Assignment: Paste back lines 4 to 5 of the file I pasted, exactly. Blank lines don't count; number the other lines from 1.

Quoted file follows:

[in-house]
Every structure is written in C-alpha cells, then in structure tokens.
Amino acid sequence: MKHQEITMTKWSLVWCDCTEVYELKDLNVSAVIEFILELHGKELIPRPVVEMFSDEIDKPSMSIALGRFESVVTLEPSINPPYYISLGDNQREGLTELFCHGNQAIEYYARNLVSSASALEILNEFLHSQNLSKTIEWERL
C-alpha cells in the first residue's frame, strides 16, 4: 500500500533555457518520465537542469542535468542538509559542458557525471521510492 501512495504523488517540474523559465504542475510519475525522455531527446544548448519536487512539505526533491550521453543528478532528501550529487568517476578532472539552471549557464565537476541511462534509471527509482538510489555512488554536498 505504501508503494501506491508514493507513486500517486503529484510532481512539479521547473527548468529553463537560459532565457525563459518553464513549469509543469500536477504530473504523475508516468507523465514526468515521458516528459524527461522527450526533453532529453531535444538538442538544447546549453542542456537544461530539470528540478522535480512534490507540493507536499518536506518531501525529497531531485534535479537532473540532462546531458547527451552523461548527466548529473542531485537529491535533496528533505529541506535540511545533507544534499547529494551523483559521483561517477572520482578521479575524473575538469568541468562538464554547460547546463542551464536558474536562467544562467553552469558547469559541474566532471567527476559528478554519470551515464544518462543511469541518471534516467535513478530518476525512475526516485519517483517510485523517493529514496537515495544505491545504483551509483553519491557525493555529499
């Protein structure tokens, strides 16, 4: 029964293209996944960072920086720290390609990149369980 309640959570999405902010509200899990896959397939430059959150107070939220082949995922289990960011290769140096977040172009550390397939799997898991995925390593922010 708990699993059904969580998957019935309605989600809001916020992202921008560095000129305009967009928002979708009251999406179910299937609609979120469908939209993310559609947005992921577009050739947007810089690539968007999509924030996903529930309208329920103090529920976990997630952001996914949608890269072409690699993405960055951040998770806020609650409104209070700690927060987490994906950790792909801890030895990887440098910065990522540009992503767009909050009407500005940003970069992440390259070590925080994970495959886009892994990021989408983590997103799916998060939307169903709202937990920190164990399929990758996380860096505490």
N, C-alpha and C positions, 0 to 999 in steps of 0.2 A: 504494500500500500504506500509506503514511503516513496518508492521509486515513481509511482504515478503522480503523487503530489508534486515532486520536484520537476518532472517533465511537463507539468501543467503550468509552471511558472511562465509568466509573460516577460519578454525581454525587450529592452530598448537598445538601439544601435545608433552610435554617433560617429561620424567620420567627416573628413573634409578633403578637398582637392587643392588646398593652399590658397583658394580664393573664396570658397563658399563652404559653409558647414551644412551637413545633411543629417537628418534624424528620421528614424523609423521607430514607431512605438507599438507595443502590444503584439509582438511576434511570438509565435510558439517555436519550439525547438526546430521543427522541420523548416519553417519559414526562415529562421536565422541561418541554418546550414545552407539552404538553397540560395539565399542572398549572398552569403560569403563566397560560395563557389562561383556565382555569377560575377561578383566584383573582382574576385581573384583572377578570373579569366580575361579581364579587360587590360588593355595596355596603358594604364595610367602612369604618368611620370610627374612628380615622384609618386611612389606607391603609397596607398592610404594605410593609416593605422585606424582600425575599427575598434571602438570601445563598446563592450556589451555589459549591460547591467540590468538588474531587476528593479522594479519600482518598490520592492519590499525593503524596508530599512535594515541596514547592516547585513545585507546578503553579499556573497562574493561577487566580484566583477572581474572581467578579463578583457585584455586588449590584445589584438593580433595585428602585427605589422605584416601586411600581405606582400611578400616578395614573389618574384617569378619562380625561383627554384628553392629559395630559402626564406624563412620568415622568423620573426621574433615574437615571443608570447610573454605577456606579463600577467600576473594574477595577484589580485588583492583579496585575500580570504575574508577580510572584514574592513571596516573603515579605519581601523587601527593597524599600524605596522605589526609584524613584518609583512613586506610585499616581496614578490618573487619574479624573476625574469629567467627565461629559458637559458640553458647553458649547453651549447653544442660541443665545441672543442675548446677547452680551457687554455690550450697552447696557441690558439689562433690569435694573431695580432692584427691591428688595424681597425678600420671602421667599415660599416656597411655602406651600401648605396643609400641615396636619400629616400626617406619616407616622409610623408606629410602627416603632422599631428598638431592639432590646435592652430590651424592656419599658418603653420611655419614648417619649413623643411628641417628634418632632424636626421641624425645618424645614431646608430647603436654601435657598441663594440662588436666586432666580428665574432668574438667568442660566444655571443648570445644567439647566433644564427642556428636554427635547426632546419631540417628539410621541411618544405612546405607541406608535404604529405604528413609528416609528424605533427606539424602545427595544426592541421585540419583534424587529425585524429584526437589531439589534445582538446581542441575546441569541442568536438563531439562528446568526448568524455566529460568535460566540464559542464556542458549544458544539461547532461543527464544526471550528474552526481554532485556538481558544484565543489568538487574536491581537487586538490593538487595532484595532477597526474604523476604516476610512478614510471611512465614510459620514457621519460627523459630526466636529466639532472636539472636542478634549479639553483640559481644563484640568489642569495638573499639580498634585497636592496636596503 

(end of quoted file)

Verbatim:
C-alpha cells in the first residue's frame, strides 16, 4: 500500500533555457518520465537542469542535468542538509559542458557525471521510492 501512495504523488517540474523559465504542475510519475525522455531527446544548448519536487512539505526533491550521453543528478532528501550529487568517476578532472539552471549557464565537476541511462534509471527509482538510489555512488554536498 505504501508503494501506491508514493507513486500517486503529484510532481512539479521547473527548468529553463537560459532565457525563459518553464513549469509543469500536477504530473504523475508516468507523465514526468515521458516528459524527461522527450526533453532529453531535444538538442538544447546549453542542456537544461530539470528540478522535480512534490507540493507536499518536506518531501525529497531531485534535479537532473540532462546531458547527451552523461548527466548529473542531485537529491535533496528533505529541506535540511545533507544534499547529494551523483559521483561517477572520482578521479575524473575538469568541468562538464554547460547546463542551464536558474536562467544562467553552469558547469559541474566532471567527476559528478554519470551515464544518462543511469541518471534516467535513478530518476525512475526516485519517483517510485523517493529514496537515495544505491545504483551509483553519491557525493555529499
């Protein structure tokens, strides 16, 4: 029964293209996944960072920086720290390609990149369980 309640959570999405902010509200899990896959397939430059959150107070939220082949995922289990960011290769140096977040172009550390397939799997898991995925390593922010 708990699993059904969580998957019935309605989600809001916020992202921008560095000129305009967009928002979708009251999406179910299937609609979120469908939209993310559609947005992921577009050739947007810089690539968007999509924030996903529930309208329920103090529920976990997630952001996914949608890269072409690699993405960055951040998770806020609650409104209070700690927060987490994906950790792909801890030895990887440098910065990522540009992503767009909050009407500005940003970069992440390259070590925080994970495959886009892994990021989408983590997103799916998060939307169903709202937990920190164990399929990758996380860096505490």